For Boris Johnson and Jeremy Hunt however the most significant finding of the Yougov poll will be that a majority of the Conservative membership is prepared to envisage the destruction of the Conservative Party itself in the pursuit of Brexit. Johnson and Hunt know that this is no mere rhetorical flourish or random speculation, but a real possibility brought into the sharpest possible focus by the results of the European Elections.
Any future Conservative leader deemed insufficiently zealous in the pursuit of Brexit faces the imminent danger of a final mass migration of the Conservative Party’s membership to the Brexit Party, for which many Conservative members voted on 23rd May.
With the growing possibility of a General Election’s being held before the end of the year, no aspirant leader of the Conservative Party can risk terminally alienating so substantial a tranche of the Party’s members.
If most Conservative members regard Brexit by 31st October at the latest as the absolute condition of their continuing Conservative membership, both Hunt and Johnson will see little alternative to shaping their leadership campaigns and succeeding Premiership around this constraining political reality.
It is probable that both Hunt and Johnson are aware of the economic and political disruption a “no deal” Brexit will involve.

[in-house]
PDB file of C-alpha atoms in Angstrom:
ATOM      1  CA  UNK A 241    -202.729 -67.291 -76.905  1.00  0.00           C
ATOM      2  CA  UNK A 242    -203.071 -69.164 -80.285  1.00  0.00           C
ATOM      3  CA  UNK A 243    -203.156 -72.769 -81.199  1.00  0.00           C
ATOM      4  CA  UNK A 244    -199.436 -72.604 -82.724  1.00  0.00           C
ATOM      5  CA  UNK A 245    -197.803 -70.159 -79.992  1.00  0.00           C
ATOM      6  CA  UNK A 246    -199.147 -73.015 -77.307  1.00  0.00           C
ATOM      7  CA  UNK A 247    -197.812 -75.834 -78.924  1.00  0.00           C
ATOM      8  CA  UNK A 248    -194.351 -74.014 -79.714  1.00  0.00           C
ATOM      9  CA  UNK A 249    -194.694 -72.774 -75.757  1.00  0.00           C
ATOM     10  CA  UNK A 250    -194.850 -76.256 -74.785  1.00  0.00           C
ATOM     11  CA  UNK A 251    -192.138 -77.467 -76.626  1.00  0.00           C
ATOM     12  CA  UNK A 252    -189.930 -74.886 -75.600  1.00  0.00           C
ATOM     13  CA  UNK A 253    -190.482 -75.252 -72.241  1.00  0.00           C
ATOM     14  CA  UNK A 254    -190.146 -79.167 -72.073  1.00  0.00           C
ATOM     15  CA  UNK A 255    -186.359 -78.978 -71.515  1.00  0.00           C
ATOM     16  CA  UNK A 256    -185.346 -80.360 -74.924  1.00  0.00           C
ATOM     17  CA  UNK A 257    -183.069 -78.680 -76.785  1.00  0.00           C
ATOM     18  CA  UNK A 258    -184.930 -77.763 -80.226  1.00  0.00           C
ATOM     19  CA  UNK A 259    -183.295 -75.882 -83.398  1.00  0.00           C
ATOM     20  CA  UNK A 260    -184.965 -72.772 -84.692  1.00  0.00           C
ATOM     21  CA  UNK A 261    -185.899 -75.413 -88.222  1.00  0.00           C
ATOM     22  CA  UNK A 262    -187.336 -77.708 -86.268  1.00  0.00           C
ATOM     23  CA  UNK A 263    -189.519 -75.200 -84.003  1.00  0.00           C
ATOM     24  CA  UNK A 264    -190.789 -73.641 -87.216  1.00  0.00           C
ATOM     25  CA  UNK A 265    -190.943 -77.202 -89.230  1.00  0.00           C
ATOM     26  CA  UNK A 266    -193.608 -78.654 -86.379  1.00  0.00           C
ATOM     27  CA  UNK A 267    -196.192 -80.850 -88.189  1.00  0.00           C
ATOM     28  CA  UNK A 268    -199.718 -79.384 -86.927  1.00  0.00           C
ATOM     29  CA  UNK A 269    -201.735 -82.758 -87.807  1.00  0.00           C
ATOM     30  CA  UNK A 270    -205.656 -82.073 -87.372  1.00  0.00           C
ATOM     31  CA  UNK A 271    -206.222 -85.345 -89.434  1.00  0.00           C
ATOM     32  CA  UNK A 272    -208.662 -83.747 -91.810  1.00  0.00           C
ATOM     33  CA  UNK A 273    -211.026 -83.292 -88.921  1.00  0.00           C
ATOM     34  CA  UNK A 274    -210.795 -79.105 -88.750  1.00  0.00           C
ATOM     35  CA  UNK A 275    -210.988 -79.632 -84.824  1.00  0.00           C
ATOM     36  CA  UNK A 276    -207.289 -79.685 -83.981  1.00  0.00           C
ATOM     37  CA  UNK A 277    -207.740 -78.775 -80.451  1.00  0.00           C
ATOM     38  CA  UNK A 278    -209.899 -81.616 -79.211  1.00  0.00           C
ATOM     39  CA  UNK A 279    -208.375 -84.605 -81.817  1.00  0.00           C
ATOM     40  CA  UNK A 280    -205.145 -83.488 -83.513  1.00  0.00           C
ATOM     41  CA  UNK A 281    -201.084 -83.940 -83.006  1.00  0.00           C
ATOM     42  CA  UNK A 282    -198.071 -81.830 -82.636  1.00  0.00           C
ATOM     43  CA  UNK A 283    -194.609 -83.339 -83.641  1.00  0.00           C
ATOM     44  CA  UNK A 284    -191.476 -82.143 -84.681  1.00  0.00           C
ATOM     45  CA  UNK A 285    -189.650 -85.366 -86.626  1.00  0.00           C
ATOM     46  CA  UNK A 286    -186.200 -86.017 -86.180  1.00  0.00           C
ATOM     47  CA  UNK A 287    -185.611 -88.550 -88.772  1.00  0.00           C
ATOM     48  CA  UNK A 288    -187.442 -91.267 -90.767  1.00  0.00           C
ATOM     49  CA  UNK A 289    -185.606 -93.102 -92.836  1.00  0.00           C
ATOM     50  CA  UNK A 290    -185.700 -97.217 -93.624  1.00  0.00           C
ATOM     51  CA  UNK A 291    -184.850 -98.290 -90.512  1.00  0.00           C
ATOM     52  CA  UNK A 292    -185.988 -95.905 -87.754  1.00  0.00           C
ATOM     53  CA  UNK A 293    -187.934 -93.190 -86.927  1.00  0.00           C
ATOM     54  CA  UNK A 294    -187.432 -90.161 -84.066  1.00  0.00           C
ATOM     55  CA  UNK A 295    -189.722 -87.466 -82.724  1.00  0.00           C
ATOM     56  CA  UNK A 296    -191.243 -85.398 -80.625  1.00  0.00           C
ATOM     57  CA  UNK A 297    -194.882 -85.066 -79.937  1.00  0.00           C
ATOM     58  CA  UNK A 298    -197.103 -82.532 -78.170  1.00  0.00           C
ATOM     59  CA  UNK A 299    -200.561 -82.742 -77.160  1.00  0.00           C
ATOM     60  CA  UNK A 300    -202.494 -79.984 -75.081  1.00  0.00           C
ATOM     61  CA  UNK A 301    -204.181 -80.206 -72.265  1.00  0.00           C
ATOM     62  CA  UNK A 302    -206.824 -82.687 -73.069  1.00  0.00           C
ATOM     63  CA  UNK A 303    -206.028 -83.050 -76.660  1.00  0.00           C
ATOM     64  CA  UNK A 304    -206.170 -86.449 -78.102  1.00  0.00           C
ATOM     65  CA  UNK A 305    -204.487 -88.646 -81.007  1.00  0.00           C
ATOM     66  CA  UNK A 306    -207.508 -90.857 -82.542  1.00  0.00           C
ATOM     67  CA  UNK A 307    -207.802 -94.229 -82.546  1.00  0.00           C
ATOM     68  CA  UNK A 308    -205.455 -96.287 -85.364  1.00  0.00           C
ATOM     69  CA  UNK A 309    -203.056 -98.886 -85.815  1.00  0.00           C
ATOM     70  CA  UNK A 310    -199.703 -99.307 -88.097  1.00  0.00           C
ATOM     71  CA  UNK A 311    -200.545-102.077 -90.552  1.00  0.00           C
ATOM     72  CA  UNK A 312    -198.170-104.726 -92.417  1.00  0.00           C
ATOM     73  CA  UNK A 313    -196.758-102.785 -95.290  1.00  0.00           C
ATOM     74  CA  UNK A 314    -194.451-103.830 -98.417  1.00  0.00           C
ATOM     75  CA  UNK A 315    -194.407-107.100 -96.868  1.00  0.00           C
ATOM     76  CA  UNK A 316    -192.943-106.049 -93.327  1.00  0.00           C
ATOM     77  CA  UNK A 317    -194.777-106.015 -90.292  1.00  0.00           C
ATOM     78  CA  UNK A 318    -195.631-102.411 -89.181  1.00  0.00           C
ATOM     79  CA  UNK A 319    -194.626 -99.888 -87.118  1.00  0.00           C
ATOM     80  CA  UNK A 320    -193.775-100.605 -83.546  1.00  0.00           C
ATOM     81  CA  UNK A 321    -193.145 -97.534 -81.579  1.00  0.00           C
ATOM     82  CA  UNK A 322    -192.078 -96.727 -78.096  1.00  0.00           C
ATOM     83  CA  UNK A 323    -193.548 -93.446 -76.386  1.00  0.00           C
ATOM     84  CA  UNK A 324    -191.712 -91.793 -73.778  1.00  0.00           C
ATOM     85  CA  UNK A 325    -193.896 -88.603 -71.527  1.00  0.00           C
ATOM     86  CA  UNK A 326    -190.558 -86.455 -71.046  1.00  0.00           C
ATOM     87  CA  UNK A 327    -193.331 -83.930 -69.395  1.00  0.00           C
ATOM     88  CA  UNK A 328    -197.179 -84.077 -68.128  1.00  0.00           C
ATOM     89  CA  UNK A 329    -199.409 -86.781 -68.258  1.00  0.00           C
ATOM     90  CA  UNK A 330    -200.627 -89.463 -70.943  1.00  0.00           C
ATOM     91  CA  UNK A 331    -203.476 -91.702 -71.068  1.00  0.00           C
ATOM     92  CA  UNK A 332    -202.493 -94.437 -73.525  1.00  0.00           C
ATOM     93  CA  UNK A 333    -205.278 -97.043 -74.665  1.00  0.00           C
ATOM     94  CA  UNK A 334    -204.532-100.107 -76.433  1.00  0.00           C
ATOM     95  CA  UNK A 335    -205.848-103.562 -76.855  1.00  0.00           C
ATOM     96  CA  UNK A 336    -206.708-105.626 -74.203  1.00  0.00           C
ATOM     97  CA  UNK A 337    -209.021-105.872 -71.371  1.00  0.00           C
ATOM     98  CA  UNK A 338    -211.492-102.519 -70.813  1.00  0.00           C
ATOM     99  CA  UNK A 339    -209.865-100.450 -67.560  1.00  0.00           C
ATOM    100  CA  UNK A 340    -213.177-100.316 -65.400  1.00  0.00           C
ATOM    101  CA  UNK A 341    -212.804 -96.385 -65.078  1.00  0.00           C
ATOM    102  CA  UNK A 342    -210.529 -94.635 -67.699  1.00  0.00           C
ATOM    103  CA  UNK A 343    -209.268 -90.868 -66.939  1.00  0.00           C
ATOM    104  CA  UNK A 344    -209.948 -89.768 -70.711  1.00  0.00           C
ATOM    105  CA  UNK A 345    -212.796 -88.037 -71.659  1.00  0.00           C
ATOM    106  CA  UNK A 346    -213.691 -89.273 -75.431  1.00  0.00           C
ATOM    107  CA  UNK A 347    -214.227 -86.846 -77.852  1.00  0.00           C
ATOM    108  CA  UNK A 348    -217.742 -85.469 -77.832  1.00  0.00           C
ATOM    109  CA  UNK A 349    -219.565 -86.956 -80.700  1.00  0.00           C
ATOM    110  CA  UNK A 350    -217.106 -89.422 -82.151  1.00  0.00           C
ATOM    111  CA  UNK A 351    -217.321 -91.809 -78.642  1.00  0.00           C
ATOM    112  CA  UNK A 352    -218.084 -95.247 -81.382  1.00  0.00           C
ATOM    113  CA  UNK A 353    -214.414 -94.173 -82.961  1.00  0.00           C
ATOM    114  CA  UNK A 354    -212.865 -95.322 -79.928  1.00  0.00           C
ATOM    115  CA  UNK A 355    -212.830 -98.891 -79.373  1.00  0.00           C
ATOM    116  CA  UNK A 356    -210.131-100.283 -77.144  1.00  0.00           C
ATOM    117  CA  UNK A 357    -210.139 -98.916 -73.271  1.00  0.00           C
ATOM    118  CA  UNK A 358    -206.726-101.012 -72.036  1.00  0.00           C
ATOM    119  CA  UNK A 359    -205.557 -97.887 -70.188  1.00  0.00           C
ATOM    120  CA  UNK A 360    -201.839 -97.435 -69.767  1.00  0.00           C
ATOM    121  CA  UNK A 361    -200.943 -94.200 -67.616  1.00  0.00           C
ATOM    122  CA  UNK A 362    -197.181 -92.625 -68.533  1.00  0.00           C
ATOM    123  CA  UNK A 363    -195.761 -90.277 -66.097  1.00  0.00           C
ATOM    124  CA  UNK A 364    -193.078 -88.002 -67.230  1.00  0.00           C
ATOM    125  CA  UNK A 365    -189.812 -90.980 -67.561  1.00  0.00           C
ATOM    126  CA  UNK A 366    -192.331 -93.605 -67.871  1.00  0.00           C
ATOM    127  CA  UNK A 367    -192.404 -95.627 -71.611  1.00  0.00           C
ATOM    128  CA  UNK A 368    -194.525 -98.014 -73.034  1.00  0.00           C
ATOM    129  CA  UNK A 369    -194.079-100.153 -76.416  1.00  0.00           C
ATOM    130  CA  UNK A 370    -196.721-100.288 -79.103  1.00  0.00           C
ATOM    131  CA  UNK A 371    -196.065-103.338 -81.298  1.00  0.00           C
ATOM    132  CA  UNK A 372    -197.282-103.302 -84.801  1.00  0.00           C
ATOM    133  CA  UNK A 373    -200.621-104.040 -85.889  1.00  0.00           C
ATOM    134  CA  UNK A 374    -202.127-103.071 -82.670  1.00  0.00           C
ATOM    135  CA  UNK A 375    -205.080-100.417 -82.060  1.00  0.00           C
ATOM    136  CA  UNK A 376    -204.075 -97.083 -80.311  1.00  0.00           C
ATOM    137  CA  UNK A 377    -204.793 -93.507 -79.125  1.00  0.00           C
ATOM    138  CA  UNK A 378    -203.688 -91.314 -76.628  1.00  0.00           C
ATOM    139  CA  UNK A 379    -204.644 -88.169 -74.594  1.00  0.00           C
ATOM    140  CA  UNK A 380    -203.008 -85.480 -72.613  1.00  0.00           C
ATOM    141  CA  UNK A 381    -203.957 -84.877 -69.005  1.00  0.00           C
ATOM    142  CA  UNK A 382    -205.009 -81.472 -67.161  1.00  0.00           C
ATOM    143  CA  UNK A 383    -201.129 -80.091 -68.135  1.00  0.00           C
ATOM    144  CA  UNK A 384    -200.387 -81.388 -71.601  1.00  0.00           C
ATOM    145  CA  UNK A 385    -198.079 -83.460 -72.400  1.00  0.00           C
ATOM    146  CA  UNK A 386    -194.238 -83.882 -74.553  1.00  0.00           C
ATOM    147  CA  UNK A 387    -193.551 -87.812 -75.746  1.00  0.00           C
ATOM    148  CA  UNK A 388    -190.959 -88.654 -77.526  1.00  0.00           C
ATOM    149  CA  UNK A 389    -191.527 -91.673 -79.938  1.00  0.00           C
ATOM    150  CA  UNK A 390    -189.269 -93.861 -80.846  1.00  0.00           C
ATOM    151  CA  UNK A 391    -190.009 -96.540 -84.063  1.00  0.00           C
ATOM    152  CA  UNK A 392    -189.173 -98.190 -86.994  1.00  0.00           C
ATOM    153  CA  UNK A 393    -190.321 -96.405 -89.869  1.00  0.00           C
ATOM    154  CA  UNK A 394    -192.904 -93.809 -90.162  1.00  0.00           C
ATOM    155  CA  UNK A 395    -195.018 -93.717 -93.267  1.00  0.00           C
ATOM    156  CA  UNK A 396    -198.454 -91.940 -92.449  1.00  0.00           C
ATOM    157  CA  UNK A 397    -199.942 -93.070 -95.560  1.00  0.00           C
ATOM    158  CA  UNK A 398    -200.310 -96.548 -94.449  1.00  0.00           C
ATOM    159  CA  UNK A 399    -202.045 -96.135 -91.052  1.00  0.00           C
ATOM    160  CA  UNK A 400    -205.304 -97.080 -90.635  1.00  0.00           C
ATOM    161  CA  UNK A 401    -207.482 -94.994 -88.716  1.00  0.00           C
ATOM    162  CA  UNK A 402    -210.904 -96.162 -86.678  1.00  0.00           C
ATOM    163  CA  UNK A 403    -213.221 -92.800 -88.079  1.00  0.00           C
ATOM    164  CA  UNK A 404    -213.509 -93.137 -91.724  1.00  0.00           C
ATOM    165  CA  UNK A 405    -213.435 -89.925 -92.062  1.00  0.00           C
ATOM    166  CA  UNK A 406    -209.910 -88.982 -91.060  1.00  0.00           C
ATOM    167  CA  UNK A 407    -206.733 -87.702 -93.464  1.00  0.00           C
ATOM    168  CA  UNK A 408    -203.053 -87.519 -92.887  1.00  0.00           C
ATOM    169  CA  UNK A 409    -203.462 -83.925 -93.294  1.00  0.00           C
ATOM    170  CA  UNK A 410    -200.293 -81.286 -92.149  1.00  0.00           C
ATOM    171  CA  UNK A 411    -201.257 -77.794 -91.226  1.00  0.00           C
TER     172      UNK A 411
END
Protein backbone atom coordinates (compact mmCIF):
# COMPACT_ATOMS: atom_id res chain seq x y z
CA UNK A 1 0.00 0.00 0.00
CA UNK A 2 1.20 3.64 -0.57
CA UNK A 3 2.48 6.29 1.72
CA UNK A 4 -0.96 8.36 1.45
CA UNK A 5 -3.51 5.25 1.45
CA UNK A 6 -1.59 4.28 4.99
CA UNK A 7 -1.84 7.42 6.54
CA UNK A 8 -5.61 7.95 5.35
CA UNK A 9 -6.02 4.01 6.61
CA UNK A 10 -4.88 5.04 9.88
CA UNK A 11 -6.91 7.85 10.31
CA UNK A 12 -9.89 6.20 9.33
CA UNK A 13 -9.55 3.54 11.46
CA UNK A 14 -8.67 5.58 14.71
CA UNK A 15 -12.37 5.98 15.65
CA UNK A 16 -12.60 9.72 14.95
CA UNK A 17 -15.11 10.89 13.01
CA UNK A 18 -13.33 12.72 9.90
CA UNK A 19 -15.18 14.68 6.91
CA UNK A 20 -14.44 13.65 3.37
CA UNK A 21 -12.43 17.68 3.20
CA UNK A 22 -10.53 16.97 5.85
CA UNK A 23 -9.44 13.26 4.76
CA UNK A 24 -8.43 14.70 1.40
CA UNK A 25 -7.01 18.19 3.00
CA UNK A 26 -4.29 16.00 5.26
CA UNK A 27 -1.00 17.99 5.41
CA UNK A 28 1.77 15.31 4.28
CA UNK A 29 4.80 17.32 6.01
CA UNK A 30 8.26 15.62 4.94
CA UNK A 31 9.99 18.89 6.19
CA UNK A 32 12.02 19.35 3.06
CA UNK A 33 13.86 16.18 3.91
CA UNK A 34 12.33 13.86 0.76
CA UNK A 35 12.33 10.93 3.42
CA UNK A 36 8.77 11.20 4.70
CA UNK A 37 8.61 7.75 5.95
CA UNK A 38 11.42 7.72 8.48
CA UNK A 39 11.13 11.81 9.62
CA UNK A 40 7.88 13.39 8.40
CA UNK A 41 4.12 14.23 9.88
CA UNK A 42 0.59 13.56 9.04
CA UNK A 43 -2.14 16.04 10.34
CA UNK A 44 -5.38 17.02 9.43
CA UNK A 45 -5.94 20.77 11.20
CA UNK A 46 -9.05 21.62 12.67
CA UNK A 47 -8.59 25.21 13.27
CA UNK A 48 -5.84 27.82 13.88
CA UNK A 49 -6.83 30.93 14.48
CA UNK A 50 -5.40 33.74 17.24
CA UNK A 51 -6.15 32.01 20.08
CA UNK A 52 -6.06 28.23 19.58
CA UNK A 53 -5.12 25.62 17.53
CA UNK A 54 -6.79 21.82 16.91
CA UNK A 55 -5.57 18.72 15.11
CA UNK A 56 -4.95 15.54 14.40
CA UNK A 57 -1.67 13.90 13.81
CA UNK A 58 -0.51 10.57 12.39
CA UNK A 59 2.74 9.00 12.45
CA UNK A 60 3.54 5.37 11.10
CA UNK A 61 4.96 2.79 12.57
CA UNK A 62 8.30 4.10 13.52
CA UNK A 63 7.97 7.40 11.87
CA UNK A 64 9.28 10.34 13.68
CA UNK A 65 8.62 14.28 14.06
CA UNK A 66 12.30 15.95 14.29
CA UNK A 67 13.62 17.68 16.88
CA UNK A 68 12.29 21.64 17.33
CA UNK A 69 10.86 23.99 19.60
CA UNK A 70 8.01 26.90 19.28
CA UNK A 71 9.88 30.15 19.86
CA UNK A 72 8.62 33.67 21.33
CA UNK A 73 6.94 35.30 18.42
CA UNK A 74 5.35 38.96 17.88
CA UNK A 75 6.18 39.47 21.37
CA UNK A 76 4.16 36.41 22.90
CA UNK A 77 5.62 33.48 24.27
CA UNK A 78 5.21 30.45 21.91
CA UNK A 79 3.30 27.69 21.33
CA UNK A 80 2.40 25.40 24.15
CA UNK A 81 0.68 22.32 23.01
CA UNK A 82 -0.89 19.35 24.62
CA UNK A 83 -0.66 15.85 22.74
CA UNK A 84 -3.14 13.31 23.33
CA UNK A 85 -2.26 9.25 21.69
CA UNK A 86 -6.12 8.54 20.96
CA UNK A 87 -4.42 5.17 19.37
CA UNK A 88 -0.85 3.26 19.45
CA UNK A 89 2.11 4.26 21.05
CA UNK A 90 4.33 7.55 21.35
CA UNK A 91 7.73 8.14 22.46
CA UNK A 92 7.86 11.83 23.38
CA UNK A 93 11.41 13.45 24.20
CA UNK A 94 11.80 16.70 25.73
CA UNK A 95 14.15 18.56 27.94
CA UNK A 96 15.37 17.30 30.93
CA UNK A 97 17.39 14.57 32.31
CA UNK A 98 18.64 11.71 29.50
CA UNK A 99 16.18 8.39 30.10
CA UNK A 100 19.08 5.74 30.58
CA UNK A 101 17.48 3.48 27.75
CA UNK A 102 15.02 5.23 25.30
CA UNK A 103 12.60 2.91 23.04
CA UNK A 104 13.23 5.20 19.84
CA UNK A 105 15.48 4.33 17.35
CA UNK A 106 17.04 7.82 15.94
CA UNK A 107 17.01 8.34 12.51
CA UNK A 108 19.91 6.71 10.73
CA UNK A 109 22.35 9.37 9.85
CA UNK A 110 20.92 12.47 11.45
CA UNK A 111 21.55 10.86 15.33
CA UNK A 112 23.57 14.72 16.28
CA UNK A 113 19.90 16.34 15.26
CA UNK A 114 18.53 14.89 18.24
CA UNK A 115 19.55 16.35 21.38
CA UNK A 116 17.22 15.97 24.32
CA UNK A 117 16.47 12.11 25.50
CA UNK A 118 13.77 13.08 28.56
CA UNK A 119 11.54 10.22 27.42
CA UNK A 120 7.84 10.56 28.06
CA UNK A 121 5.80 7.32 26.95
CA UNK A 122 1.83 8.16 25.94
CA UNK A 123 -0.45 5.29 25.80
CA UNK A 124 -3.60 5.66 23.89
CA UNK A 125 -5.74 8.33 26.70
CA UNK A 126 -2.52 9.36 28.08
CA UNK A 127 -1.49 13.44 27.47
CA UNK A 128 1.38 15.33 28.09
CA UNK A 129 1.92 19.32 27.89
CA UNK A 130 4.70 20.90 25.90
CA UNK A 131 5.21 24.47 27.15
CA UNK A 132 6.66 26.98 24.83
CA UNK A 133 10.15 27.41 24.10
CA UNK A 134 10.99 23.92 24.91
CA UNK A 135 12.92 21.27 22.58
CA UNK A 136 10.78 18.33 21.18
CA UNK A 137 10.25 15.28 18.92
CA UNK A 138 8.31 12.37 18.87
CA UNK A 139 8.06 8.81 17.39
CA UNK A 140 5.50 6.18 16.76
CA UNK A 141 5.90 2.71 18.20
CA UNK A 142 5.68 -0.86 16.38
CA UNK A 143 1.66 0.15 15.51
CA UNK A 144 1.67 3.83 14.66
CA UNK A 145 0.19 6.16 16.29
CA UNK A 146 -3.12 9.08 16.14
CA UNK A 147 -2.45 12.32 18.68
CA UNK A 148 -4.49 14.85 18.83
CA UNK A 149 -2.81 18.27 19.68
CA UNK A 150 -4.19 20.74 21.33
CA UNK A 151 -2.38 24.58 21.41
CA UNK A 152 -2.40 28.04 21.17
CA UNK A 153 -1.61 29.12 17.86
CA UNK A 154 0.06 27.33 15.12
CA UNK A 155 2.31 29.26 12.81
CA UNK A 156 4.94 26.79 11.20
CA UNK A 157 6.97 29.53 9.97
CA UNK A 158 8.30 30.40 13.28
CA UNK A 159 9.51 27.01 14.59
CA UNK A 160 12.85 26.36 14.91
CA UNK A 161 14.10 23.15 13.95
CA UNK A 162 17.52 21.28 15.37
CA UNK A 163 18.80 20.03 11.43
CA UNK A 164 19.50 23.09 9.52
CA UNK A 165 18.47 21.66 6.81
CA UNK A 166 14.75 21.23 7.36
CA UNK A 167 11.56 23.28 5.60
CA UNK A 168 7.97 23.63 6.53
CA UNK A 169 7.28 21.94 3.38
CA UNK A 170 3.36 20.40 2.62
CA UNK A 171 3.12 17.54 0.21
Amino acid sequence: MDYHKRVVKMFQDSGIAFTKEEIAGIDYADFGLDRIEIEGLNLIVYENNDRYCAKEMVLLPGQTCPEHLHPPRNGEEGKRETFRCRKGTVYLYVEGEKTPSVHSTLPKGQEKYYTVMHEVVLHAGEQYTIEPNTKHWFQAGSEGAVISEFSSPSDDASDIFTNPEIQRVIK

Source: The Brexit Revolution Eats Its Conservative Parents | The Federal Trust
For the administration of President Donald Trump, a policy of “energy dominance” means reducing dependence on imported oil and promoting exports to boost the national economy and Washington’s political influence overseas.
For many of America’s European allies, however, it means unwelcome interference in its markets.
Source: Aggressive U.S. energy policy tests ties with European allies – Reuters
Only one in eight of the world’s most-polluting companies are on track to reduce their greenhouse gas emissions in line with global temperature goals, a study funded by investors with $14 trillion under management found on Wednesday.
The findings underscore the gulf between commitments made by the private sector and the transformation that scientists say is needed to stop the climate crisis wrecking the planet.
Source: Most big CO2 emitting firms not on track for climate goals: report – Reuters
On Tuesday, Lam described the bill, which would have allowed people in Hong Kong, with its cherished rule of law, to be sent to mainland China for trial and pave the way for assets to be confiscated, as “dead”.